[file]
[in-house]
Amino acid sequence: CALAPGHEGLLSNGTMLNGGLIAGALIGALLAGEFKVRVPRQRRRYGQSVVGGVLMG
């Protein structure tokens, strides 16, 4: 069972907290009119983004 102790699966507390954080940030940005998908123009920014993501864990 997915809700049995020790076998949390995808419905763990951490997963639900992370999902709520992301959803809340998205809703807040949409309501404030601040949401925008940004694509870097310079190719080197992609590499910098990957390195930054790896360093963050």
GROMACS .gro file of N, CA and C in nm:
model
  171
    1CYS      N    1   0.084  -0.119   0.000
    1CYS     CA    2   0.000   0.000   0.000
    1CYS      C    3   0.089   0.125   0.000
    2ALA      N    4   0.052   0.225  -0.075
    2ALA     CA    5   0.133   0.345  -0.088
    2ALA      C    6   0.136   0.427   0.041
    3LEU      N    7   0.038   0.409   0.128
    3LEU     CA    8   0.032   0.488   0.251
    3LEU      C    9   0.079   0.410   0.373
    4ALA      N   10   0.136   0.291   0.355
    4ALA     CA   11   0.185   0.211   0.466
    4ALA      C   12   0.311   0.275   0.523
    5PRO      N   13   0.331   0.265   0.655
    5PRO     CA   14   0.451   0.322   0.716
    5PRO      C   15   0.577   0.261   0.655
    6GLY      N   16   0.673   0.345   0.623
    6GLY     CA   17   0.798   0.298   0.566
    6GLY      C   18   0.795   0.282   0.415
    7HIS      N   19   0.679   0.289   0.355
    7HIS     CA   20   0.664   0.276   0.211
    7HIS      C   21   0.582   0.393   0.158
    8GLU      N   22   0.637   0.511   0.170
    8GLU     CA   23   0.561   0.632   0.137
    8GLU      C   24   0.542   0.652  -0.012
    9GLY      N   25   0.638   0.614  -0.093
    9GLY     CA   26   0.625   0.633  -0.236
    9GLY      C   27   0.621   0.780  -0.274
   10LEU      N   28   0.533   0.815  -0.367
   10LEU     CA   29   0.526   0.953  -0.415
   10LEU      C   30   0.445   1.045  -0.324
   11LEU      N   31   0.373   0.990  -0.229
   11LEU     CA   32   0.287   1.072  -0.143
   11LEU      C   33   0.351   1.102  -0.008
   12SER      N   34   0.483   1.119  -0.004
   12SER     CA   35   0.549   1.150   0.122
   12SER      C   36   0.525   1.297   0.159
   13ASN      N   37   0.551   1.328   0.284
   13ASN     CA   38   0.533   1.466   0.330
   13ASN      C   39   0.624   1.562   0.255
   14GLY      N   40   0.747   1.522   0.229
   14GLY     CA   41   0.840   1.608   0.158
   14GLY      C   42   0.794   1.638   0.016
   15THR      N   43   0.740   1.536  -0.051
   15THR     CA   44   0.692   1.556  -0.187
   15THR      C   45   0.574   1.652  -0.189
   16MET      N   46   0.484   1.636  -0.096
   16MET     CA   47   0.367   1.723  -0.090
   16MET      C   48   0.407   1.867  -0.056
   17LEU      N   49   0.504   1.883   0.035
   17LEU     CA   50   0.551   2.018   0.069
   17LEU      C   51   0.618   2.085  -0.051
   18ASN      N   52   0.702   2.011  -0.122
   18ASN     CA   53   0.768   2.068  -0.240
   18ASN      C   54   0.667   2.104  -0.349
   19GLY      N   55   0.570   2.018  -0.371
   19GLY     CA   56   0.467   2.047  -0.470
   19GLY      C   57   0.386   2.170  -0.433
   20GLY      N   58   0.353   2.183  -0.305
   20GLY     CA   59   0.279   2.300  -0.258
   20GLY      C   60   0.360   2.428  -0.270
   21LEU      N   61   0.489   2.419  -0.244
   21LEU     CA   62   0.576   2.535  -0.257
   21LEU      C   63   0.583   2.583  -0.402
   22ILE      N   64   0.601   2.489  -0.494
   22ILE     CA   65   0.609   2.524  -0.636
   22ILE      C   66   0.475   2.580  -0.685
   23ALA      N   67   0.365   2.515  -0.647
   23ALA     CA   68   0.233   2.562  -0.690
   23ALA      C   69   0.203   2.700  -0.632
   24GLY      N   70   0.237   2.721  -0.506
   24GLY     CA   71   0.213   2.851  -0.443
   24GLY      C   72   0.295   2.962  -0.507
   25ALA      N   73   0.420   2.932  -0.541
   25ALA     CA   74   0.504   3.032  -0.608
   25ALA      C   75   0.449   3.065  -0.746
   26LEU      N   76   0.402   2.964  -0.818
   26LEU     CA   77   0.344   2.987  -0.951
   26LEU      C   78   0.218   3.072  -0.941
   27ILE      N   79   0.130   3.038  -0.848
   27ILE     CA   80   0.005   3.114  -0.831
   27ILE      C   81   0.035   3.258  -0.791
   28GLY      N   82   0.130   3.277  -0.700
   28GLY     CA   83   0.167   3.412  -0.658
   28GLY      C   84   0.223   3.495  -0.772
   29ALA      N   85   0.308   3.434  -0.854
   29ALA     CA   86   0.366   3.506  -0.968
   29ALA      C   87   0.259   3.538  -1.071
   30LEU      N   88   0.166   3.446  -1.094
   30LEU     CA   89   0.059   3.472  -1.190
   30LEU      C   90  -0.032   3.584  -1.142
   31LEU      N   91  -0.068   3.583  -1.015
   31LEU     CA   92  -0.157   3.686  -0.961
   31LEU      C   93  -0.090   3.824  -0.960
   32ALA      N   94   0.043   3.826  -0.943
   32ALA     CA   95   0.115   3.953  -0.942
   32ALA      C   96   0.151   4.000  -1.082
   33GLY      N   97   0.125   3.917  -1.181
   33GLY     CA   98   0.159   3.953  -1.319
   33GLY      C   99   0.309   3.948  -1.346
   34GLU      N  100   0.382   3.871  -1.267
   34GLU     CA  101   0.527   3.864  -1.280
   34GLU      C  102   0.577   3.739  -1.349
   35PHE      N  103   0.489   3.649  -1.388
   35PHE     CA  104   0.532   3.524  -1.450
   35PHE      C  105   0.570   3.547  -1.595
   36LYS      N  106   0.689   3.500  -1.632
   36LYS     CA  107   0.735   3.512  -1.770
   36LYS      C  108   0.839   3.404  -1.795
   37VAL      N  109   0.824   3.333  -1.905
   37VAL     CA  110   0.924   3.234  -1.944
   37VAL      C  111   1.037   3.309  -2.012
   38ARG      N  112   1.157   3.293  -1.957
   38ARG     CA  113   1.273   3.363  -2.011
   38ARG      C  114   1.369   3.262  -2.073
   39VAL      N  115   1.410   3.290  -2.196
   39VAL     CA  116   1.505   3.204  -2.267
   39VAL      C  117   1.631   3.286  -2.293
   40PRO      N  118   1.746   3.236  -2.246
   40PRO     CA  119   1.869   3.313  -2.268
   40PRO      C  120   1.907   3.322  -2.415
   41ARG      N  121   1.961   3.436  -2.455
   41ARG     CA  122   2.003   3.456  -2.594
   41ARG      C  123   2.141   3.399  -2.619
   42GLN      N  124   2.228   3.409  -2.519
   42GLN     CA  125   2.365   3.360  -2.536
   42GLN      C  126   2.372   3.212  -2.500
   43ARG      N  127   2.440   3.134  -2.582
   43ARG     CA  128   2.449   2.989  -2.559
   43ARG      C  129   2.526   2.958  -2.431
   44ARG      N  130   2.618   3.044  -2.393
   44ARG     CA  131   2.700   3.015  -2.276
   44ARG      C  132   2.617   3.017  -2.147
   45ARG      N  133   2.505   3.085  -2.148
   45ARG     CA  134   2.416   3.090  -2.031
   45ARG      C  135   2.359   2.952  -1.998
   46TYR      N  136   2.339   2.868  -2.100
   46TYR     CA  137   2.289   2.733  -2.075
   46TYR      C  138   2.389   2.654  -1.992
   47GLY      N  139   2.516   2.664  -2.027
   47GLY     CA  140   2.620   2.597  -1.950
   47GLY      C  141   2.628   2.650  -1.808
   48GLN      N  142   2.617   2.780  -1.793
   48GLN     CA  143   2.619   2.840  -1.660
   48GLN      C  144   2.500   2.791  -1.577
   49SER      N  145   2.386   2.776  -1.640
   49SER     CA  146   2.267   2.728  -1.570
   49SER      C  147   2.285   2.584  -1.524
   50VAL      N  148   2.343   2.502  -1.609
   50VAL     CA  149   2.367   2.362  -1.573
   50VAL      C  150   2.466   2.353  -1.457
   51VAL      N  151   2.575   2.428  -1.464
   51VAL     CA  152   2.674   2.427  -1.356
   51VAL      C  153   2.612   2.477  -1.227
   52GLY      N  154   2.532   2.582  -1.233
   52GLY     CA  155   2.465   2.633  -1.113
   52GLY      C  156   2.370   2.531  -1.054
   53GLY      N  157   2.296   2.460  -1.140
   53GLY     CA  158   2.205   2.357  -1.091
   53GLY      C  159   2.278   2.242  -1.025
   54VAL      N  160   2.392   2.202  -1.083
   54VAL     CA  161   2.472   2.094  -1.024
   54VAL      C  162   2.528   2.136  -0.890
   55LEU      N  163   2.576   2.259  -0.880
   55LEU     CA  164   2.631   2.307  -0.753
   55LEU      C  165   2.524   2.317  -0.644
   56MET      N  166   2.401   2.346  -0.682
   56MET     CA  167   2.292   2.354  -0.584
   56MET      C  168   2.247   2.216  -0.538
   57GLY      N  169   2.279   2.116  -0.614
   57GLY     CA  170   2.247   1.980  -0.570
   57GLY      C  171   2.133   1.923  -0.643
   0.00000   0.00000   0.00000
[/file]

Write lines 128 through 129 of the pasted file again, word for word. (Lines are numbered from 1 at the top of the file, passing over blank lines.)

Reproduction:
   41ARG     CA  122   2.003   3.456  -2.594
   41ARG      C  123   2.141   3.399  -2.619